Accordingly, I ordered the second challenge to be made; received no reply to the second challenge. Receiving no reply to the second challenge, I made a third challenge again after a short interval. Receiving no reply to the third challenge I fired a grenade which burst correctly. I did not see the grenade actually burst although I knew it had burst because of the light as I had my eyes fixed on the submarine. By this time I was completely convinced that this was an enemy submarine. I counted fifteen to myself like this: and-one, and-two, andthree … When I had counted fifteen to myself! gave the order to fire; No.7 and No.8 tubes were fired at three-second intervals. About half a minute after firing, indeterminate flashing was seen from the submarine. This was unreadable and stopped in a few seconds. The Officer of the Watch also saw this. It gave me the impression that somebody was looking for something with a torch – it was certainly not Morse code. Very shortly afterwards, a matter of a few seconds after the flashing had stopped, one of my torpedoes hit. I told the Officer of the Watch, Lieutenant. H. A. Stacey, to fix the ship, and he fixed the ship as follows: Obrestad Light 035° Egero Light 105°. This fix placed the ship 6.8 miles 189° from No.5 position, which put me 4 miles inside my sector. I took the bearing of the explosion and proceeded towards the spot at once. The sea was about 3 and 2. Very soon we heard cries for help and as we came closer we actually heard the word ‘Help’. There were three men swimming. I manoeuvred the ship to the best of my ability to close the men and kept Aldis lights on. Lieutenant Stacey and Lieutenant Watkins attached lines to themselves and dived in the sea which was covered in oil and succeeded in bringing Lieutenant Commander Bowerman and Able Seaman Gukes to safety. The third man who afterwards transpired to be Lieutenant Manley, RNR, was seen swimming strongly in the light of an Aldis when he suddenly disappeared and was seen no more.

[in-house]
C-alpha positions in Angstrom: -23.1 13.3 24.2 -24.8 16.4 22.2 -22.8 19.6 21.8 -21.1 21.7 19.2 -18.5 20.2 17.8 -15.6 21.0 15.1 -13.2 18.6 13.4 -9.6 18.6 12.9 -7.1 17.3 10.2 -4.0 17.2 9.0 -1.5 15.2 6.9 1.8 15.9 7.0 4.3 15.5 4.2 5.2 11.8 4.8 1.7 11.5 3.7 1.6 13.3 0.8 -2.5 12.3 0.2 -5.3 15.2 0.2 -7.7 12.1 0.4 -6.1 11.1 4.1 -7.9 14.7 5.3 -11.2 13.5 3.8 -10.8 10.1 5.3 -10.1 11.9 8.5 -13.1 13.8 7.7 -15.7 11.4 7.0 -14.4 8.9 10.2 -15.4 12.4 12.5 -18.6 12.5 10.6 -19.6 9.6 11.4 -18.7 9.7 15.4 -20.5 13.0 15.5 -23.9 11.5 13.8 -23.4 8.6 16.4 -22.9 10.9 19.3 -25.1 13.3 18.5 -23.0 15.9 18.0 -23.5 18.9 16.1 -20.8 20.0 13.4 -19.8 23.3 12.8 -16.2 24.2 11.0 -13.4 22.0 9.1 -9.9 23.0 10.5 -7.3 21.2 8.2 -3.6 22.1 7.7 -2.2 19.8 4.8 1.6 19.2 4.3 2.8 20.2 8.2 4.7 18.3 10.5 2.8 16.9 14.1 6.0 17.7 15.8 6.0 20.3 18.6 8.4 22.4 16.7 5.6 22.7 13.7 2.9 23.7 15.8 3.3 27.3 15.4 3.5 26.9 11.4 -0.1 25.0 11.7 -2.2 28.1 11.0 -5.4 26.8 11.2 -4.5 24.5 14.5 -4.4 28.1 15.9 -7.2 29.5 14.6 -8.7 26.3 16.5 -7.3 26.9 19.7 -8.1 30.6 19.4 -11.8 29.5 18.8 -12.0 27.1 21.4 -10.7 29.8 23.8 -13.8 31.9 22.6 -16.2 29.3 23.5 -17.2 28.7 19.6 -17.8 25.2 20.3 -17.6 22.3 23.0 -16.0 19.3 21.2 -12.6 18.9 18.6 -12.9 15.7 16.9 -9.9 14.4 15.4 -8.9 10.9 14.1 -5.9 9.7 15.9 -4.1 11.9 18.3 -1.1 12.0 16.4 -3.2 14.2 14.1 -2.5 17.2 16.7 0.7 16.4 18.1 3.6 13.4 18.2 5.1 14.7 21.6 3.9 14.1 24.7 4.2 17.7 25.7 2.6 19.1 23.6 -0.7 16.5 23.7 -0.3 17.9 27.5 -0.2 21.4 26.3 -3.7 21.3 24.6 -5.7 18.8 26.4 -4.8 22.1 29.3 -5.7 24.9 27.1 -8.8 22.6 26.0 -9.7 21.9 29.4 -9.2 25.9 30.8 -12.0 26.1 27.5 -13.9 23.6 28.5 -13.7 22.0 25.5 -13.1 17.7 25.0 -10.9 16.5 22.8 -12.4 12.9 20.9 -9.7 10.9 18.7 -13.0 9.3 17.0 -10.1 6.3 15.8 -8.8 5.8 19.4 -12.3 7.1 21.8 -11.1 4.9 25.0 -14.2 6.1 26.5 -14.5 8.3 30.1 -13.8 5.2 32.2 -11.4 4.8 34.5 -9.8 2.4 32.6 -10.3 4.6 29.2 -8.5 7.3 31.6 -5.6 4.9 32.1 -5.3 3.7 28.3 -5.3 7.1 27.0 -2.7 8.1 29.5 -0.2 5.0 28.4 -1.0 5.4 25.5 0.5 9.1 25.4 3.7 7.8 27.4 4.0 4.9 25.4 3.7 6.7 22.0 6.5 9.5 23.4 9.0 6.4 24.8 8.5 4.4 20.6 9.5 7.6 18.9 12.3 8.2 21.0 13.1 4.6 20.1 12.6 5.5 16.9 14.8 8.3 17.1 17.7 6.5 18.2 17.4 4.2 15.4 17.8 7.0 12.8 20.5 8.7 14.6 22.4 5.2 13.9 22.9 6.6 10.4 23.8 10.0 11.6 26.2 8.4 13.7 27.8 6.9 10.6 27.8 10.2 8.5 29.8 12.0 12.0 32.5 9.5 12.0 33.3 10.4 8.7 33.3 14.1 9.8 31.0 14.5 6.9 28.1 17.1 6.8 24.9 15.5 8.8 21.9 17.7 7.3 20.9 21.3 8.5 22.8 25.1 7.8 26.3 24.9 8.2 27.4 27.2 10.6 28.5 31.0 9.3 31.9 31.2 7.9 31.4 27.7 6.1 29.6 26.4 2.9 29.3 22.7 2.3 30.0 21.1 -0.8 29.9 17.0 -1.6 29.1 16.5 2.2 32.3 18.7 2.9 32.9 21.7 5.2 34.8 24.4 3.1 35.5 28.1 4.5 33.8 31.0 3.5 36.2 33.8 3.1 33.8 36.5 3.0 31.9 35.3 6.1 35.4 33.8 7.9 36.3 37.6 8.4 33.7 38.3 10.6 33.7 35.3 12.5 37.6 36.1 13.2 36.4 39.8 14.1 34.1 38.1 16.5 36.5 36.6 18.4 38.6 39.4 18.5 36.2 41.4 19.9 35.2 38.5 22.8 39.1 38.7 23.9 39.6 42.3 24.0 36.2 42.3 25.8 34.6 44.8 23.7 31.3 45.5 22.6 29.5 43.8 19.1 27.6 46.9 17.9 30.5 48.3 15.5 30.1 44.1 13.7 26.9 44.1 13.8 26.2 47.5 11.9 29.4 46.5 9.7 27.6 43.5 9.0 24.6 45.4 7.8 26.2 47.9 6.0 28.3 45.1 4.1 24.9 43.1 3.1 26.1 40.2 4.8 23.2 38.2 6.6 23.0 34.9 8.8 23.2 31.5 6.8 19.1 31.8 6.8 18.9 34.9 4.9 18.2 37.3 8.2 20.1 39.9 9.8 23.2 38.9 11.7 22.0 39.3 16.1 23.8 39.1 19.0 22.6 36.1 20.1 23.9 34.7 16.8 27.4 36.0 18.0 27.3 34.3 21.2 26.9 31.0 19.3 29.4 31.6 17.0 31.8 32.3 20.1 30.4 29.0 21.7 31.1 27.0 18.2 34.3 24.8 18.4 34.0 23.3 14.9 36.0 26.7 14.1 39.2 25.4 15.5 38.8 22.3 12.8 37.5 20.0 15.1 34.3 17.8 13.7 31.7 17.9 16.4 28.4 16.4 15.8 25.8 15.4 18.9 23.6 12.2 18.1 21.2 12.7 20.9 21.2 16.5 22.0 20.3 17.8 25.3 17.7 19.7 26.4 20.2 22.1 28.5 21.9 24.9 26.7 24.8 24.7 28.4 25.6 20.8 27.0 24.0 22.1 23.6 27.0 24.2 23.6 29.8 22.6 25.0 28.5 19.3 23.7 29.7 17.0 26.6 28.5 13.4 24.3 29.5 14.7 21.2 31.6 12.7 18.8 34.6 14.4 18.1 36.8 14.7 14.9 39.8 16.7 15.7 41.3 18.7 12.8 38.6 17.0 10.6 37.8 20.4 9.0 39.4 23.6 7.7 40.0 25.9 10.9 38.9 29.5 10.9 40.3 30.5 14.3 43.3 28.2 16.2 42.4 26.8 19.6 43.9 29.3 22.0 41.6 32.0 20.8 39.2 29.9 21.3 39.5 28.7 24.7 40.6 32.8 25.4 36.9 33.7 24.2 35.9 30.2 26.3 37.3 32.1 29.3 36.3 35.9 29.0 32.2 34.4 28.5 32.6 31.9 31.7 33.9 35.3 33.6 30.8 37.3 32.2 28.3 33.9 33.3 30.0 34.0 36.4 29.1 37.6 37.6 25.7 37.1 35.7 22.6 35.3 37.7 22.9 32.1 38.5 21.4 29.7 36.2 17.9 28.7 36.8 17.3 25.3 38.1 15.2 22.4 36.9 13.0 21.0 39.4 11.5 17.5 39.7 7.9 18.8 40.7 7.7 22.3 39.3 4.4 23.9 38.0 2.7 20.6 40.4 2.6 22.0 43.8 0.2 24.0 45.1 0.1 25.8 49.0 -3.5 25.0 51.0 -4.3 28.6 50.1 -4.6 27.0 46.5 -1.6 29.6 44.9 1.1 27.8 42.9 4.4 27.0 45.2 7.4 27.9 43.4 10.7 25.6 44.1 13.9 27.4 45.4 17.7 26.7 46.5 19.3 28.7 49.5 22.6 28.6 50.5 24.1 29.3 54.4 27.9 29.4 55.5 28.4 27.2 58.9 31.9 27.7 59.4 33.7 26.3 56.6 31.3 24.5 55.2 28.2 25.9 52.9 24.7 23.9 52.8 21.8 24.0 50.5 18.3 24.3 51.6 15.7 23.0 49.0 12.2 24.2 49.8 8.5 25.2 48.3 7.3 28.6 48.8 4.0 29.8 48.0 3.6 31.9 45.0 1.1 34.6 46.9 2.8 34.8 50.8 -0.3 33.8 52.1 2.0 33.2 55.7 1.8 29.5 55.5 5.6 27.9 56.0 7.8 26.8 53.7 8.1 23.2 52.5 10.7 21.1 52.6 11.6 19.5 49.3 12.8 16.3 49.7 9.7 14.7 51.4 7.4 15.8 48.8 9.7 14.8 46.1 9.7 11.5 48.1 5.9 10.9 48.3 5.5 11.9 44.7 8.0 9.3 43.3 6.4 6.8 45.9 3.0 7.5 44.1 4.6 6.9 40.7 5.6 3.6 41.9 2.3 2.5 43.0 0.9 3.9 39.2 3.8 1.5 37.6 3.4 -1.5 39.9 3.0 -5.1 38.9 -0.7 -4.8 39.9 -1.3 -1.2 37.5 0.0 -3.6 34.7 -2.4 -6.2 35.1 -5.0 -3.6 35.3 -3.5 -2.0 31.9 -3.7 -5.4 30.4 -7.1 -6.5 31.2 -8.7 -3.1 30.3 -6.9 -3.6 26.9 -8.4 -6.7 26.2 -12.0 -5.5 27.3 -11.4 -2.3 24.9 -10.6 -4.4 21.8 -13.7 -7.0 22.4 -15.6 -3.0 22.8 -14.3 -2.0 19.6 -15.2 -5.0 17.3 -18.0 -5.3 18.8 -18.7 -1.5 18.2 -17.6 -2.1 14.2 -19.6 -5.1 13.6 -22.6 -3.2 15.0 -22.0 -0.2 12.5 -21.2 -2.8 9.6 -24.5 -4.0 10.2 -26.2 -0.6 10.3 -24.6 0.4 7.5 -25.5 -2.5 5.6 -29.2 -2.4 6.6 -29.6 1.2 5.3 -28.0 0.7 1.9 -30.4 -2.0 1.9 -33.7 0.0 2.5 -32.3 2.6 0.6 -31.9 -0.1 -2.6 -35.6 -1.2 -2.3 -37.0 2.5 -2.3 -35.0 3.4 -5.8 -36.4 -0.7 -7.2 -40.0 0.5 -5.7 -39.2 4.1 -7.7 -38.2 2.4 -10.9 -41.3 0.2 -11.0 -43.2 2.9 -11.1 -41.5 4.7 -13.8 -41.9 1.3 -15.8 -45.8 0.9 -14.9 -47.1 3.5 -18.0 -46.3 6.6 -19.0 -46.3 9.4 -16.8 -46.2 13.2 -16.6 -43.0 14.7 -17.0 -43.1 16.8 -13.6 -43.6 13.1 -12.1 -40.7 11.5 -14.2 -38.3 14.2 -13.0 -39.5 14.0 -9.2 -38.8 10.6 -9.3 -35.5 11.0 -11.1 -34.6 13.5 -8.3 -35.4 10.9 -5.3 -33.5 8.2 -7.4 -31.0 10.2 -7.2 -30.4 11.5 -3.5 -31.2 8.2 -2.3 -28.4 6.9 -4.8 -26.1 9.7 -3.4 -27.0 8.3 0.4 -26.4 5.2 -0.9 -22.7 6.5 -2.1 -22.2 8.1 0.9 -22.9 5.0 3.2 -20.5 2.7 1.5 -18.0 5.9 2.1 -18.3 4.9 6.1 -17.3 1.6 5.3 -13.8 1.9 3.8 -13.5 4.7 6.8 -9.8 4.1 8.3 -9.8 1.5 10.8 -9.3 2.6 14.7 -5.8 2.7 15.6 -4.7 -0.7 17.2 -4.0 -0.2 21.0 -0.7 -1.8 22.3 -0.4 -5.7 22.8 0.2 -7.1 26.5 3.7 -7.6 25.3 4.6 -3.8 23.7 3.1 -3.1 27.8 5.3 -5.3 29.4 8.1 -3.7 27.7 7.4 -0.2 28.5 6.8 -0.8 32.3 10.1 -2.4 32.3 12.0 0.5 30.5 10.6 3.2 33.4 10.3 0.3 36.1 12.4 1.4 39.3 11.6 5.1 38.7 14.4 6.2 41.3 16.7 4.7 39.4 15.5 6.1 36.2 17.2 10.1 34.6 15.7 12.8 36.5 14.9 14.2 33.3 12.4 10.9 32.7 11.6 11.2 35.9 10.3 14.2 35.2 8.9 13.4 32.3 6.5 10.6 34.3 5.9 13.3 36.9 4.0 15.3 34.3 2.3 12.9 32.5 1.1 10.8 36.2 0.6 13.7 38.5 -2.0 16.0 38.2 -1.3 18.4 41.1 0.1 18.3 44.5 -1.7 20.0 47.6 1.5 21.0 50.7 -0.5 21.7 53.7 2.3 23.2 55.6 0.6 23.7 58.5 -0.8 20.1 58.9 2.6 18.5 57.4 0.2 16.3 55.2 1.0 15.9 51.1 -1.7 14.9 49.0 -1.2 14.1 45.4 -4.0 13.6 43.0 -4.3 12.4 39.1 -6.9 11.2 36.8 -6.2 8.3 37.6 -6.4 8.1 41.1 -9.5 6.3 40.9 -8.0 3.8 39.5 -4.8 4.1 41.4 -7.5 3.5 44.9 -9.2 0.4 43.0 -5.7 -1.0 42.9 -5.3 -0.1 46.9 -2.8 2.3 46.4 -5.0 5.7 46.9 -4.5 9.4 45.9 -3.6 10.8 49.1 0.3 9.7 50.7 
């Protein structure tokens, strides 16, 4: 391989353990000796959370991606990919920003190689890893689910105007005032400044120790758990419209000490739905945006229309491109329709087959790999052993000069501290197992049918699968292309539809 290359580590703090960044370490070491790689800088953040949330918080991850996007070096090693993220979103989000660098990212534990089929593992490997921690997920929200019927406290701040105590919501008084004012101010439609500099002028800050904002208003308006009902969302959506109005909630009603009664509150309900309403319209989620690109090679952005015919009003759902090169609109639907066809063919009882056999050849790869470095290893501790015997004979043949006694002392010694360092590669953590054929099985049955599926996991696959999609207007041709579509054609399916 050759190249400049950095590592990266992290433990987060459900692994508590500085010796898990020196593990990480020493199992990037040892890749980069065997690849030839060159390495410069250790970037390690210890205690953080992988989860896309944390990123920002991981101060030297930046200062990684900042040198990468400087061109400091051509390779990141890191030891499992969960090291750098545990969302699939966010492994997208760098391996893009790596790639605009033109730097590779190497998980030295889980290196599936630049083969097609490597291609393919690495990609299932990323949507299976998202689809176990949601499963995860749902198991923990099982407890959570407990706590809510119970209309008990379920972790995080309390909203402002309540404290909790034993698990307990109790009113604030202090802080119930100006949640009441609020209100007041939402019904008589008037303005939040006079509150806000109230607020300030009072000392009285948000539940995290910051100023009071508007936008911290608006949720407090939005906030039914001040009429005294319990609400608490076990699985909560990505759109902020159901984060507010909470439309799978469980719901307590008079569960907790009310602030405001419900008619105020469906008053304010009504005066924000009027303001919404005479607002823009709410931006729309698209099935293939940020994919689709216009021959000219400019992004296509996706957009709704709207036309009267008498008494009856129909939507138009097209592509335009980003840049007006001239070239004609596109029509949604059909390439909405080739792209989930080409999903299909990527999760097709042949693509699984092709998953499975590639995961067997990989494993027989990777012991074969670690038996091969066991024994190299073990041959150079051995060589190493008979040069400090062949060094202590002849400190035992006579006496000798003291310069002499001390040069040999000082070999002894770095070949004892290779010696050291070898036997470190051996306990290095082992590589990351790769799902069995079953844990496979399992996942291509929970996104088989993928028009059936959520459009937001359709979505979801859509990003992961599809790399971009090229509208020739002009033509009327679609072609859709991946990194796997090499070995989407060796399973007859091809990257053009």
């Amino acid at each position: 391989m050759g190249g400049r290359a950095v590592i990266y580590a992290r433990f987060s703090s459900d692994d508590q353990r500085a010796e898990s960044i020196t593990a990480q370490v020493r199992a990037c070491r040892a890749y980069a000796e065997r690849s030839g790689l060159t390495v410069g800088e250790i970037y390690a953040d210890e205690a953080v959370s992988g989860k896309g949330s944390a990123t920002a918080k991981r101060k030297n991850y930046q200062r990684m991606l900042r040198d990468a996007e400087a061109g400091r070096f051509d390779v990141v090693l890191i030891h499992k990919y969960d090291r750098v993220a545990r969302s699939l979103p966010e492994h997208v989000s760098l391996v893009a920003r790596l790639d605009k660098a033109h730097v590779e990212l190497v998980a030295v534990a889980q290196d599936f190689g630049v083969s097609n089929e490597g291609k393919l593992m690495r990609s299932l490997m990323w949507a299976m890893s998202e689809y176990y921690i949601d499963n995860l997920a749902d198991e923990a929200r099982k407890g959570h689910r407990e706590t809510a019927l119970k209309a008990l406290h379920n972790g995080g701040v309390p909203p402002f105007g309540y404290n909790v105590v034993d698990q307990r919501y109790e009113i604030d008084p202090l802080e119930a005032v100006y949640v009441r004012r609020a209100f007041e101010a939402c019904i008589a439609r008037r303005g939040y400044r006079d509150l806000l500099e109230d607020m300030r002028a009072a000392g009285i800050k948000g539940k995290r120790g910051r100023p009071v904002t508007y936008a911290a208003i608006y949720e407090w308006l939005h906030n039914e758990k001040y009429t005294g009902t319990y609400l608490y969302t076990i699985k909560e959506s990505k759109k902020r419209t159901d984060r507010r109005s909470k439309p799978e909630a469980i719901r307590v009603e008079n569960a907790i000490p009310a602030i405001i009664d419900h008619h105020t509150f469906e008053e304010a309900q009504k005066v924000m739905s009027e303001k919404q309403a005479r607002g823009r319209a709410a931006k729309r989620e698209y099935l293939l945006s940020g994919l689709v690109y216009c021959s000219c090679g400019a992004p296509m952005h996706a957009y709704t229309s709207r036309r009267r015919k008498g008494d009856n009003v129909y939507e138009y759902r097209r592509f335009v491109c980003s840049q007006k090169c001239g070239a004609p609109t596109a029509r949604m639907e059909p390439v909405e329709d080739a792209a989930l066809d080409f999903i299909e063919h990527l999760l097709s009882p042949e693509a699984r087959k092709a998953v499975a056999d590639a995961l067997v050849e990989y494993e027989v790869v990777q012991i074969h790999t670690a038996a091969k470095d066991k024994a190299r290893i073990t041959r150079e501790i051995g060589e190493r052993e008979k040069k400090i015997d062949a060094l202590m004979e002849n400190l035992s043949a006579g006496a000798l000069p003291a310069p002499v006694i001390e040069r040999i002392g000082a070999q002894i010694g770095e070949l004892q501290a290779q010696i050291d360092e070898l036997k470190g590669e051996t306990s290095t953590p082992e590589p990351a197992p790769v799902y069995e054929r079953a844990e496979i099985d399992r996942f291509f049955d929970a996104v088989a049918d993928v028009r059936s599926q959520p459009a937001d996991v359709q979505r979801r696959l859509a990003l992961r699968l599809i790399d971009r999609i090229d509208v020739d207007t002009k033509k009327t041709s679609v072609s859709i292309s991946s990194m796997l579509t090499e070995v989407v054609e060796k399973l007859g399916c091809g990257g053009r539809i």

No blame was apportioned to HMS Triton; HMS Oxley was found to have been out of position and her watchkeeping had been at fault – ultimately all the blame fell on the unfortunate Lieutenant Manley, RNR.

Just as the RAF were learning through a process of ‘trial and error’, as at the ‘[permalink id=1044 text=’Battle of Barking Creek’]’, so too were the Royal Navy. The cause of the disaster was kept a close secret until the 1950s.

See TNA : ADM178/194 and Submariners.co.uk for Roll of Honour of those lost on HMS Oxley.

The first British pilots are shot down in the 'Battle of Barking Creek'

From the Operations log of No.74 Squadron RAF

Hornchurch 6.9.39
0735
Twelve Spitfire aircraft (6 of ‘A’ flt and 6 of ‘B’ flt) ordered to intercept enemy air raid which turned out to be a friendly formation of Hurricanes of No. 56 Squadron, North Weald. P/O BYRNE and a and P/O FREEBORN opened fire on two Hurricanes thinking they were Hostile Escort Fighters. Both Hurricanes were brought down. One pilot P/O HULTON-HARROP, was killed. Other pilot was uninjured. No enemy aircraft were sighted.

See TNA AIR 50/32

Byrne and Freeborn were subsequently acquitted of any wrong doing at a Court Martial held at Hendon on the 17th October. The record of proceedings at the Court Martial does not appear to have survived.

See also North Weald Airfield Museum.